So, I have several editions of her work gathered over the years, which I was reminded of today. It was good to look through them again and I’ll post some images of those editions soon. Meanwhile, Priest’s work is highly recommended as a long overdue life of this important Australian poet.

If you’re keen to look at Harwood’s poetry yourself a number of editions are still in print. The Selected Poems from Penguin Books or The Best 100 Poems from BlackInc are both good places to start, and available from Readings as is Anne-Marie Priest’s new biography.


Remembering Les Murray

When I typed that title I almost changed it. Remembering Les? I didn’t know him and I didn’t want this title to be a misleading invitation to some reader, eager for memories and anecdotes (there’s just one) but when I heard of Les Murray’s death this week I took a bit of time to remember what he meant to me as a poet over the years and also as an editor who supported my work.

When I discovered that poetry was still alive and real, and began reading and exploring poetry seriously for the first time, undertaking an MA at Monash University I soon discovered Les Murray. I wrote a minor thesis on the development of the long poem in Australia, from 1960 to 1980. It was an age of national re-evaluation and the study began with work like Captain Quiros by James McAuley and ended with Les Murray’s rollicking narrative of sonnets, The Boys Who Stole the Funeral. I read a lot, including all of Murray, and grew to love his breath-verse, his gorgeous verve with words with favourites like the early Driving through Sawmill Towns andThe Buladelah-Taree Holiday Song Cycle and one of my very favourites: The Broad-Bean Sermon.

Murray is often described as the ‘bard of the bush’ kind of writer but more precisely I think he’s a fine poet of place, and was a big influence on me opening my eyes to ways of seeing the very particular. His sense of locale, of the landscape and history of the place, a strange conservative environmentalist (like another distinctive Australian voice: Eric Rolls?) I loved his inventiveness, his wit and his way of turning the familiar into this wonderful surprising thing (almost) trapped in language.

From the late 1980s as I was working hard towards the publication of my first book of poetry, I was writing furiously and sending poems out to all corners, lot of times without success. Murray had begun as poetry editor of the conservative magazine Quadrant in 1991 and was receptive to my work, as I was hugely admiring of his. I copped a little flak from publishing in that journal from some quarters, but Murray’s endorsement as poetry editor trumped any concerns I might have had about the politics of that journal. Murray published seventeen poems of mine over the next few years and I was always grateful for that support and endorsement. One of the poems of mine he published was this one:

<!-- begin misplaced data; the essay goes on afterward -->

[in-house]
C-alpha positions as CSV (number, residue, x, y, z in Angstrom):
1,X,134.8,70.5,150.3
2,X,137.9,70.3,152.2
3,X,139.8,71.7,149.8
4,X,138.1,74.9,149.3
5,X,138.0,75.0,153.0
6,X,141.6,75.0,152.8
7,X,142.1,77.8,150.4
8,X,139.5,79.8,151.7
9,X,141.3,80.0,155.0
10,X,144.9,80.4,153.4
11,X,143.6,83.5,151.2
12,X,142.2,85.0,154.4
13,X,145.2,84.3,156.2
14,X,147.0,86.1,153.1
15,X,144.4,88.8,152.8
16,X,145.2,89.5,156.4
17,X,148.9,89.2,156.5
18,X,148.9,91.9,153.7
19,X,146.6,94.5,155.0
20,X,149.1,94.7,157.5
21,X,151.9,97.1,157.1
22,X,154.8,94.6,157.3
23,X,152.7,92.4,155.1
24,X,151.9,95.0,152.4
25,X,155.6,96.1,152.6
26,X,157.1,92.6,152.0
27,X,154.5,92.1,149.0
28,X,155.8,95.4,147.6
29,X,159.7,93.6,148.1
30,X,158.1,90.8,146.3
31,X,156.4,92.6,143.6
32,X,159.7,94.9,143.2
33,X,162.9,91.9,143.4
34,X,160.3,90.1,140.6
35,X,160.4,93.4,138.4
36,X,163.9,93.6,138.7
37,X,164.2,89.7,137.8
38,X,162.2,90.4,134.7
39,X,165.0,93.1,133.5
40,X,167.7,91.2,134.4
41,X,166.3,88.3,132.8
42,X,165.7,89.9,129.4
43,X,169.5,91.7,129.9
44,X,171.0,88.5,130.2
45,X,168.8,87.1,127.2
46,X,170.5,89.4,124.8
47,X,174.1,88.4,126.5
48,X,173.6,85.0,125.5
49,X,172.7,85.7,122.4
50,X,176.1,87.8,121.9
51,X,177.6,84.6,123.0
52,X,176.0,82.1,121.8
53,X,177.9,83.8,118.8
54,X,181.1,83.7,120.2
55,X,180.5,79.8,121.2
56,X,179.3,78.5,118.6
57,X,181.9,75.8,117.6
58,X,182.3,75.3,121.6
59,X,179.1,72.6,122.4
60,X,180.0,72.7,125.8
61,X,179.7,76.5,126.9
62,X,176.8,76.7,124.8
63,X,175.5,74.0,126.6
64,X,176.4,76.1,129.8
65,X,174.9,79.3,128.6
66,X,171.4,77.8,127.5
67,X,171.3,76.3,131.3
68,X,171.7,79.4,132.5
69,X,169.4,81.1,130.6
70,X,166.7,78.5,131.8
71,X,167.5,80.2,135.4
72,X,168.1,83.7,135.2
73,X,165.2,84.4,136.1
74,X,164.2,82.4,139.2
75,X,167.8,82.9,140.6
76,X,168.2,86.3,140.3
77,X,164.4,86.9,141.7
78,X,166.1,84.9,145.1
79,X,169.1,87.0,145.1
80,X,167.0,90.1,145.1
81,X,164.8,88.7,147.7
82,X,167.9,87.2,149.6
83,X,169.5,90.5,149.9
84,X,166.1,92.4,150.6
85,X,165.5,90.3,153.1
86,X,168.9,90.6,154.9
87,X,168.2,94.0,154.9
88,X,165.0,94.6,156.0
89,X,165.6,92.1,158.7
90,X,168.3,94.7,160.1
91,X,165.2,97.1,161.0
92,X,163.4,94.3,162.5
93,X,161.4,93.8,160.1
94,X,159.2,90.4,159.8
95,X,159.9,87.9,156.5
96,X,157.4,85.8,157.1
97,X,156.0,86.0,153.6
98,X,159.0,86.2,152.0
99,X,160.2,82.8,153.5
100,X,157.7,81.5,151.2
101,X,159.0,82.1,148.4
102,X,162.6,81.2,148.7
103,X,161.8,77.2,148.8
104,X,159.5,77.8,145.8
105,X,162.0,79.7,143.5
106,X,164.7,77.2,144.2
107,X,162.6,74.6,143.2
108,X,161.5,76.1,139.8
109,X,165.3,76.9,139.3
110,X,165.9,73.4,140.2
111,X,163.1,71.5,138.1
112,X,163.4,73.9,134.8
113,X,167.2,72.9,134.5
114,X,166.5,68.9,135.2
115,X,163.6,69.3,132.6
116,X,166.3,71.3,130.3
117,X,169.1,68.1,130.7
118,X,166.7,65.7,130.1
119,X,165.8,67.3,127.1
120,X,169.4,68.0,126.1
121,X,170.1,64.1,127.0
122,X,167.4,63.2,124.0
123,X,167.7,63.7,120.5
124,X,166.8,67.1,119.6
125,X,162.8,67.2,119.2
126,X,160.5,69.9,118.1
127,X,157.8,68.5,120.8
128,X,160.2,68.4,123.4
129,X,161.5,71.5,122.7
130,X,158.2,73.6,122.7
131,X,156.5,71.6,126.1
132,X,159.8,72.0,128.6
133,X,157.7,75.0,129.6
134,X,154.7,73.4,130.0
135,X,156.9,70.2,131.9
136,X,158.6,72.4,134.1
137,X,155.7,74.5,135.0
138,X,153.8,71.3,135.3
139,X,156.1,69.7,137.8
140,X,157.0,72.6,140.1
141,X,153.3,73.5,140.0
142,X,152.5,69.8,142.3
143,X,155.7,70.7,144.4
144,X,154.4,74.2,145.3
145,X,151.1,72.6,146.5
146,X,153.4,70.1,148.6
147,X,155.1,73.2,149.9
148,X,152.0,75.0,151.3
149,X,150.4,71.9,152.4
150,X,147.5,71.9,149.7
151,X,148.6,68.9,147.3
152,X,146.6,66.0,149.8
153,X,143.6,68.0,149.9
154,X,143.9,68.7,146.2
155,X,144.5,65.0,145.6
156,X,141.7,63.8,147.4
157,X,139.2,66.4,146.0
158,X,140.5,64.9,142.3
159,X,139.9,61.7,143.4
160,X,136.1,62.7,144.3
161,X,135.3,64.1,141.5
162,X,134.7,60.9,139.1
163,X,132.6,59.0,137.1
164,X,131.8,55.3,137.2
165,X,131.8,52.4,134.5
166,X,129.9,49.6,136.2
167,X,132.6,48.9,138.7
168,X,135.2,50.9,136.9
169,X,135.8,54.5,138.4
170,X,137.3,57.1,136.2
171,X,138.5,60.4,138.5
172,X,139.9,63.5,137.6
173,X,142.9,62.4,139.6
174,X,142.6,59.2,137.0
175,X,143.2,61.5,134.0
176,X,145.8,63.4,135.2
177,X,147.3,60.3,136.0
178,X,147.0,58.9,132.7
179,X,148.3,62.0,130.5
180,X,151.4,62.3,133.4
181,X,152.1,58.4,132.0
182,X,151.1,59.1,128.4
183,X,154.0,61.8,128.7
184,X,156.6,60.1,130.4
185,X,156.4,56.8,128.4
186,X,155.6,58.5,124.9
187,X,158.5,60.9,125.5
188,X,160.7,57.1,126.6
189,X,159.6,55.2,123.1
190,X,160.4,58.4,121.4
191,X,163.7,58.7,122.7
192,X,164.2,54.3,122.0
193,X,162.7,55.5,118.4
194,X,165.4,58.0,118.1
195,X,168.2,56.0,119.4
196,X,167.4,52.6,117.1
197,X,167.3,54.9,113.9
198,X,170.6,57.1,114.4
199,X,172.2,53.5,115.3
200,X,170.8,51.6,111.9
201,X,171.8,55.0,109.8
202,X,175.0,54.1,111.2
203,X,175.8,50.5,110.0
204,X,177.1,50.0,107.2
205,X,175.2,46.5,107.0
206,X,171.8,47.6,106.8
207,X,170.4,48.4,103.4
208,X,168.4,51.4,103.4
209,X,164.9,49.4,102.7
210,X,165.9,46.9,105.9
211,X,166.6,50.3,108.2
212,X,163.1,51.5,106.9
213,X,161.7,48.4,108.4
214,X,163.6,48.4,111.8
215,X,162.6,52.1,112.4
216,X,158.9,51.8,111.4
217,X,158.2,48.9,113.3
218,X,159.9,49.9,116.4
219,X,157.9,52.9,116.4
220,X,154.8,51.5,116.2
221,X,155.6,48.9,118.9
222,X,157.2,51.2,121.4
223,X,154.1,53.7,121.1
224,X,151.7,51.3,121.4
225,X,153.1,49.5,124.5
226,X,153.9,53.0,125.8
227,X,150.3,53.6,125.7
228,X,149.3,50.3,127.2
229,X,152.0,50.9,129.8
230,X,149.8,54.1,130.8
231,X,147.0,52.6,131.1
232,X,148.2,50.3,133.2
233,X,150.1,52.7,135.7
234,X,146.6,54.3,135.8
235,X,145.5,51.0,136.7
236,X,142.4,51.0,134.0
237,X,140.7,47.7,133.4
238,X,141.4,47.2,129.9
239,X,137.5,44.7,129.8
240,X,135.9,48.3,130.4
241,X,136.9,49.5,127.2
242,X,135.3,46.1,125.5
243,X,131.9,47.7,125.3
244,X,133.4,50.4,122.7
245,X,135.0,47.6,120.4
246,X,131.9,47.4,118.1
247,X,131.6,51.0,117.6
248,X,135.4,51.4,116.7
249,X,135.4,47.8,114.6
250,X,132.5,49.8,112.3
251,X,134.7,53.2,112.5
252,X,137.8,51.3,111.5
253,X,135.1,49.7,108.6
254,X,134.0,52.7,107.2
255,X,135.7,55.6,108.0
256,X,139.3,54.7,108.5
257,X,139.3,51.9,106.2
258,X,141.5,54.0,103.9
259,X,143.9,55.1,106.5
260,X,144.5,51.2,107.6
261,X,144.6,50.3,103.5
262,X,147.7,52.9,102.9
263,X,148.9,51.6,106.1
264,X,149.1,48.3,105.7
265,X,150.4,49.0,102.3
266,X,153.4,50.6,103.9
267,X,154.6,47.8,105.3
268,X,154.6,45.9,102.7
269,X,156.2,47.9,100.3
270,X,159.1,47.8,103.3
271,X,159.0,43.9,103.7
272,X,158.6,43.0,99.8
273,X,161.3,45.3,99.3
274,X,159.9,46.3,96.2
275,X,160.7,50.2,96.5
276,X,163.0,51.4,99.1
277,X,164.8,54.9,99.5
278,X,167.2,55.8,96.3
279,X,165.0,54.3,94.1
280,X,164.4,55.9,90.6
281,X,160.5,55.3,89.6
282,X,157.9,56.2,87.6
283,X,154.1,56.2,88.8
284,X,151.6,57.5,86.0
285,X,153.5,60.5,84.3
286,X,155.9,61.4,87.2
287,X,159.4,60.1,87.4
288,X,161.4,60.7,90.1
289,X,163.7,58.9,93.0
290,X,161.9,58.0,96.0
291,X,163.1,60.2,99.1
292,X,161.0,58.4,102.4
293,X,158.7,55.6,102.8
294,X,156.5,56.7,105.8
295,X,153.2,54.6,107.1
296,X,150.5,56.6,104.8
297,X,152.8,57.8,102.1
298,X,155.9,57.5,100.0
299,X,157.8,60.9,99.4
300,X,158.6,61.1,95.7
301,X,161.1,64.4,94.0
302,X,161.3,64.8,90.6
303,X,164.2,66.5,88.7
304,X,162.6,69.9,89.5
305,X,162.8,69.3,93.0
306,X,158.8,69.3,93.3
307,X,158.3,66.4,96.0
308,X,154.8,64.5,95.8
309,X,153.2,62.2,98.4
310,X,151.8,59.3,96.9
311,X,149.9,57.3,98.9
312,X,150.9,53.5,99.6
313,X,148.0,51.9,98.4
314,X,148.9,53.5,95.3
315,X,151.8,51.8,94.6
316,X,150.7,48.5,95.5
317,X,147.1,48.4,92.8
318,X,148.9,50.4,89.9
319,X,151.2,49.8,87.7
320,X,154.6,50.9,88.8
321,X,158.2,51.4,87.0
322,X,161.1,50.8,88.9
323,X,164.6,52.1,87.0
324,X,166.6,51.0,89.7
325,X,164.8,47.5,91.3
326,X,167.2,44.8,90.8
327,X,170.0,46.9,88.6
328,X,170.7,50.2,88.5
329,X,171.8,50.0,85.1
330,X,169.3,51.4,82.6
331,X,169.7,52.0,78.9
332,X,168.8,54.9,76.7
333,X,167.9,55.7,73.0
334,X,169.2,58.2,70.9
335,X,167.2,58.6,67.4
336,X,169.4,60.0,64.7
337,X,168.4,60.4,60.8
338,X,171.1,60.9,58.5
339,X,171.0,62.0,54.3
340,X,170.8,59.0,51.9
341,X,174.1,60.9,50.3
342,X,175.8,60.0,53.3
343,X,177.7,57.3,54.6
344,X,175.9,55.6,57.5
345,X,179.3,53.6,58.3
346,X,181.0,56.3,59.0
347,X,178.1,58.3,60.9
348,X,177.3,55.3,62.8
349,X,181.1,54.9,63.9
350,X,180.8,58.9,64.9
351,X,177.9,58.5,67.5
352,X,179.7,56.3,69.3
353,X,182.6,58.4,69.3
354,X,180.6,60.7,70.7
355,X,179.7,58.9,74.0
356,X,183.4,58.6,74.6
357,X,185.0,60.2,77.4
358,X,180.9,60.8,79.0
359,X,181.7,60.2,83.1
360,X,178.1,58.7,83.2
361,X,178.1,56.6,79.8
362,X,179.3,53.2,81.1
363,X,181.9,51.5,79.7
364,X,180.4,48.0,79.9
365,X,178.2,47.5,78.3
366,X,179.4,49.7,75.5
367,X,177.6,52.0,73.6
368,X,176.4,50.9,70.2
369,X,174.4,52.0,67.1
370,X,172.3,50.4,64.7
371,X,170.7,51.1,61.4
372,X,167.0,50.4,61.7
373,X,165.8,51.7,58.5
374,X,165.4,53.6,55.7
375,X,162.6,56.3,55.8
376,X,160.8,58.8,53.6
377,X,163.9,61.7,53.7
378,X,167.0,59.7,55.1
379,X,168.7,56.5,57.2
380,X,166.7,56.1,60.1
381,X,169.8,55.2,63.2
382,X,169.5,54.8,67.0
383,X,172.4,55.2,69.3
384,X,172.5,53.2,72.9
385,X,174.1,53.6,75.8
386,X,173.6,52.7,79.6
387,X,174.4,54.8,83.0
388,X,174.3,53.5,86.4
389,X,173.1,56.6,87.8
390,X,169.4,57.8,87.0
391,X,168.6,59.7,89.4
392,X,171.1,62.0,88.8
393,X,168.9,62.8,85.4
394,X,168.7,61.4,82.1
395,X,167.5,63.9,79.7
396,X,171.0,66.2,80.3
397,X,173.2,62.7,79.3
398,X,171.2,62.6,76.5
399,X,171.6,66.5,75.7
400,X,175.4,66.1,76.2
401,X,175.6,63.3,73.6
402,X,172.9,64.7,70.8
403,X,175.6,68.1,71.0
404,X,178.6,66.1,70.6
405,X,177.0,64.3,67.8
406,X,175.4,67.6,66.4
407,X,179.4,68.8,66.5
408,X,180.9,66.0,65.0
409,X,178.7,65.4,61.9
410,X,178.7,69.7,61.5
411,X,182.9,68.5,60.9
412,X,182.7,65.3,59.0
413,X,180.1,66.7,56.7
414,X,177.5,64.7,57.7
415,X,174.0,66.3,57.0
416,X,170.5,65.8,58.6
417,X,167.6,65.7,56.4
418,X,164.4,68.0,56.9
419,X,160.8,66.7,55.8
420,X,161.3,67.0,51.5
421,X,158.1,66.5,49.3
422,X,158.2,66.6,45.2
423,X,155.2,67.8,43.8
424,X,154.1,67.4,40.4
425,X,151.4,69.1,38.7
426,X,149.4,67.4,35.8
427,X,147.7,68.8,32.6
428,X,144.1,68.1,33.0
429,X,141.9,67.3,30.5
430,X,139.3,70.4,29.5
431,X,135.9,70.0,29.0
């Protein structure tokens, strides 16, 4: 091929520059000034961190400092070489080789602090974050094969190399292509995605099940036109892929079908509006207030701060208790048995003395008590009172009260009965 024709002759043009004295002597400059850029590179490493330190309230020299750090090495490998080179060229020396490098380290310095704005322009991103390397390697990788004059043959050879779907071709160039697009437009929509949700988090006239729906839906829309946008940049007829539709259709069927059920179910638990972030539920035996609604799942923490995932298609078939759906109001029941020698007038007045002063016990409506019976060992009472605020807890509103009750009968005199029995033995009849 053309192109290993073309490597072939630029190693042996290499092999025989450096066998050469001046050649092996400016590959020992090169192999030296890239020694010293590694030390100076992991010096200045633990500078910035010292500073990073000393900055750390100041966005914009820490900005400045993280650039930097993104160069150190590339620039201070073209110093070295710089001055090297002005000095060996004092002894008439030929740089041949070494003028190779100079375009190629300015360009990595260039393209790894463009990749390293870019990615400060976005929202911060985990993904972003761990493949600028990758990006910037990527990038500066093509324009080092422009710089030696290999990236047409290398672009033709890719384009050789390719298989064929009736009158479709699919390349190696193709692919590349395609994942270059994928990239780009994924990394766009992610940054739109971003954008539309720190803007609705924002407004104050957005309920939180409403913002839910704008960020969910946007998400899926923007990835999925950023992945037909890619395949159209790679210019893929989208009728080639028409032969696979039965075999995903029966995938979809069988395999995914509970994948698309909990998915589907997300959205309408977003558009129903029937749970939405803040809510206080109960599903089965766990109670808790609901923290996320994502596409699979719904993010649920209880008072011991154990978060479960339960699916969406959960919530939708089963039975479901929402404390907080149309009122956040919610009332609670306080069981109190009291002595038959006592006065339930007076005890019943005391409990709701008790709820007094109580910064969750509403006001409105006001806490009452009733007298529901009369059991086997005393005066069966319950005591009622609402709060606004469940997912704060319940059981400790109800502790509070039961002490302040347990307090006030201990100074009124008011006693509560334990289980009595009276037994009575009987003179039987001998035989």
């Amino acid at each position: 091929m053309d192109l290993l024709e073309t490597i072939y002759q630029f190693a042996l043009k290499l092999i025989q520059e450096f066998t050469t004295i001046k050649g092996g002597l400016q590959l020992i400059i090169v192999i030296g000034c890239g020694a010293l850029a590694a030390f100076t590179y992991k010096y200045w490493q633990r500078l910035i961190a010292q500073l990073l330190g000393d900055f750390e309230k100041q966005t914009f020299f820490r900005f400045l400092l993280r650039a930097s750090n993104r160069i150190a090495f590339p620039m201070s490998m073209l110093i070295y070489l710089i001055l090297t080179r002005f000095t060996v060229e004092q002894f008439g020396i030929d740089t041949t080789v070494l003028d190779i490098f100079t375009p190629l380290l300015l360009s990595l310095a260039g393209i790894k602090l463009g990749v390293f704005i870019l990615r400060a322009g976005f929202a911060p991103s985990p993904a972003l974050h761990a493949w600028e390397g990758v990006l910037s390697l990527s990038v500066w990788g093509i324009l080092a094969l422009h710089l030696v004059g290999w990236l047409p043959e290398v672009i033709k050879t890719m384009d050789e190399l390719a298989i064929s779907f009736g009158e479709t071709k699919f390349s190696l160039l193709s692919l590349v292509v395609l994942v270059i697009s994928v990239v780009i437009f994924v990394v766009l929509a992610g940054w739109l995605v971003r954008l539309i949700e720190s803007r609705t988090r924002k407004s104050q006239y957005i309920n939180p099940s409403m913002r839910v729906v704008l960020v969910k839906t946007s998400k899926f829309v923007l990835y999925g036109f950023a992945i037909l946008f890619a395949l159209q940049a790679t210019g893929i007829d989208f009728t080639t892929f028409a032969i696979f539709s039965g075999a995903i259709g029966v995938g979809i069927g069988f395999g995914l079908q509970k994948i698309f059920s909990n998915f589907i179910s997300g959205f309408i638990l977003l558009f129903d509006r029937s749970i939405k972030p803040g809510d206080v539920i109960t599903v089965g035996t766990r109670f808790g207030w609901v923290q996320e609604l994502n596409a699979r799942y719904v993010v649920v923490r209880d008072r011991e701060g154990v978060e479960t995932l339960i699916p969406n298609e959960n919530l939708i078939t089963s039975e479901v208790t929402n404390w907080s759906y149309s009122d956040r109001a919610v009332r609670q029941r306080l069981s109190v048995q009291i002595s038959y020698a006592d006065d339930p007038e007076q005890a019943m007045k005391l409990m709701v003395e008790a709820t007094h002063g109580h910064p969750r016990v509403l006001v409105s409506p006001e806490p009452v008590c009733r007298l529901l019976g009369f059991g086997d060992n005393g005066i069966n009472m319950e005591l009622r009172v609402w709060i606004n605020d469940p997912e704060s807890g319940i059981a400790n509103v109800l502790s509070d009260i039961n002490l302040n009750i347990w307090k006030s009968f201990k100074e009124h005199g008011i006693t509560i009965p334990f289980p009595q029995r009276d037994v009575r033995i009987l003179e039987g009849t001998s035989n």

Outside, the wind in the trees
sounds like the sea,
but warm; a northerly
uncomfortable among the grey
still bare brooms of poplars
that line the rim of this paddock.
The wind is a warm liquid,
unsettling, visible in waves
along the yellow-green grass, flattening
like a helicopter does or a flipper
of a diver brushing away the fine silt
of legend.

Some crows, ink spots
in the high light,
are swimming like exotic fish,
suspended in it, sliding.
Their black fins, ragged,
torn along the edges,
as if something has been eating at them.

The one small anecdote? I was lucky enough to see Murray read his work several times over the years, at book launches and festivals. Once, while I was doing my Masters at Monash University, Murray did a reading for staff and students. Of course I went along and Les signed my copy of The Vernacular Republic (Poems 1961-1891) Afterwards, my supervisor suggested I join a few of the English Department teachers for a Chinese meal at a restaurant nearby: Les was coming along.

It was winter, dark, cold and I wanted to get home. I was tired, teaching full-time and trying to study and write. It was going to be a slow 45 minute drive home. So I didn’t go. I’ve always regretted it. Dinner with Les Murray. But, oddly enough, I really I didn’t, even then, feel a compelling need to meet the person because I knew so much through the poetry.

Luckily we’ll always have that.

Top: River Red Gums
Above: My copy of The Vernacular Republic, from the A&R Modern Poets series with the famously brittlely blued spines!, signed by Les Murray
Below: The broad, majestic Murray, near Mildura

Photos: Warrick

Exploring the Depths

I received this week my contributor’s copy to a new collection of poems called Exploring the Depths, a collection of poems based on the concept of exploration. It’s a lovely collection, edited by Janette Fernando, and it includes a poem of mine called ‘Driving Lake Mungo’, on the strange and beautiful experience of visiting Lake Mungo for the first time.

You can learn more about this, and order a copy from Poetica Christi Press.